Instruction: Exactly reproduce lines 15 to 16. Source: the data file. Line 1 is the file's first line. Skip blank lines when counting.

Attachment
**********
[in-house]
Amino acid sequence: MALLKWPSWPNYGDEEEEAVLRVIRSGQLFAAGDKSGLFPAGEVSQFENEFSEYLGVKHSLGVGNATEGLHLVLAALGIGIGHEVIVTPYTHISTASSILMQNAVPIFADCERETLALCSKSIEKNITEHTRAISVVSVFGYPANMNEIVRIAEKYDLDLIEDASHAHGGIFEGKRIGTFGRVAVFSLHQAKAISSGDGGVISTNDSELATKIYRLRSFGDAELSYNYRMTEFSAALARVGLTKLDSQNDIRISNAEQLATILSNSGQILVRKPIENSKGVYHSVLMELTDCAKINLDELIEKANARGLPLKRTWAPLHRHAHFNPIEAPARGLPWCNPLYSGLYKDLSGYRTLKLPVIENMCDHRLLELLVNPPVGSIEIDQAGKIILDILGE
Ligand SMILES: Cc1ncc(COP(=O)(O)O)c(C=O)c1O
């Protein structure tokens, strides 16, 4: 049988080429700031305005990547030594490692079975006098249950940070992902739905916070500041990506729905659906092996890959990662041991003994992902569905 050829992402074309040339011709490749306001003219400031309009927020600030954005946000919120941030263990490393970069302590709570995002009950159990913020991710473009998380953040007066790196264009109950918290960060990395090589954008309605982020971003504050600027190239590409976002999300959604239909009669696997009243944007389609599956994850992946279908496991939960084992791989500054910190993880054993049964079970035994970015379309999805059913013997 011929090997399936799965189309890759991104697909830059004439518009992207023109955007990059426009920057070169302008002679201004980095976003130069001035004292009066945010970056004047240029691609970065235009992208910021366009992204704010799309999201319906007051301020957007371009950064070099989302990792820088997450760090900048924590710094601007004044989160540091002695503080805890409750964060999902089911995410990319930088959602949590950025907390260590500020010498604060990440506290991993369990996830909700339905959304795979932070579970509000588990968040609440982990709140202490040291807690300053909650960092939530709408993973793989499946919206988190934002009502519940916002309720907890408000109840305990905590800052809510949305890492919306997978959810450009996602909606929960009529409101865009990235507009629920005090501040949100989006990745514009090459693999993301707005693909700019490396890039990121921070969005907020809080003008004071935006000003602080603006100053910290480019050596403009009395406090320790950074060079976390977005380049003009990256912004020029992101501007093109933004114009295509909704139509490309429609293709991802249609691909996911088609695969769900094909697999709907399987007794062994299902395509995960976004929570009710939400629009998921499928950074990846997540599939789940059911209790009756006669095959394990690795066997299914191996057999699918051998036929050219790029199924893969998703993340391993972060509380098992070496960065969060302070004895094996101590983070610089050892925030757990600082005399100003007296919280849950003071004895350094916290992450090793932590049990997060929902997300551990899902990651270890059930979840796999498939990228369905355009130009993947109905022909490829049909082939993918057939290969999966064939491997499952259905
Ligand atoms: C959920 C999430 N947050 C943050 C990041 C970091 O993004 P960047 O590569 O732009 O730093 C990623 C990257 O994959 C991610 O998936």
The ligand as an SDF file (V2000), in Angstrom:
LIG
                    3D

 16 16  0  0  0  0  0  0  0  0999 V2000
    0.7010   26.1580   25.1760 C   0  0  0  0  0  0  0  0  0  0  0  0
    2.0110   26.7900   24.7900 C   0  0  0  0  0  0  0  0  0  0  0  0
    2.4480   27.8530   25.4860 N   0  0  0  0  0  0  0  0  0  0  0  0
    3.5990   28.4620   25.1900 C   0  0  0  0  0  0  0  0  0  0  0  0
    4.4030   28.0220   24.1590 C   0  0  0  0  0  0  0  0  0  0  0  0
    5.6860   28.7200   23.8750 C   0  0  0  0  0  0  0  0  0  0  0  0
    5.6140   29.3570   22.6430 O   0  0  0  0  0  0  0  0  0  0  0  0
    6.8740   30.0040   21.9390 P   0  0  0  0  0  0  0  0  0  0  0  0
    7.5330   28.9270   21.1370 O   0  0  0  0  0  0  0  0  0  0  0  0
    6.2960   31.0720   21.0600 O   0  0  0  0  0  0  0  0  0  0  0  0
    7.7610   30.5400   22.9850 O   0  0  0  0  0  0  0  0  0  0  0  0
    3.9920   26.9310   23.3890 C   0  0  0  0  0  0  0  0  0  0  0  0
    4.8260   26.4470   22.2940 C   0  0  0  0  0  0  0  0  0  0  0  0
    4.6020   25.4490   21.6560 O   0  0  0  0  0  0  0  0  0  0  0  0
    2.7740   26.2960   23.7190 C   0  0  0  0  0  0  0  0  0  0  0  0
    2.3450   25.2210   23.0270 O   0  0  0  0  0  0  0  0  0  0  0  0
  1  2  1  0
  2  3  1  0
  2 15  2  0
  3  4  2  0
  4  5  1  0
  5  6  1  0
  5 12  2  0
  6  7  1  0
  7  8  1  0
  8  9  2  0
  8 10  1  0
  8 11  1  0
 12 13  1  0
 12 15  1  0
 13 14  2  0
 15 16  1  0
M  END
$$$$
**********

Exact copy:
    5.6860   28.7200   23.8750 C   0  0  0  0  0  0  0  0  0  0  0  0
    5.6140   29.3570   22.6430 O   0  0  0  0  0  0  0  0  0  0  0  0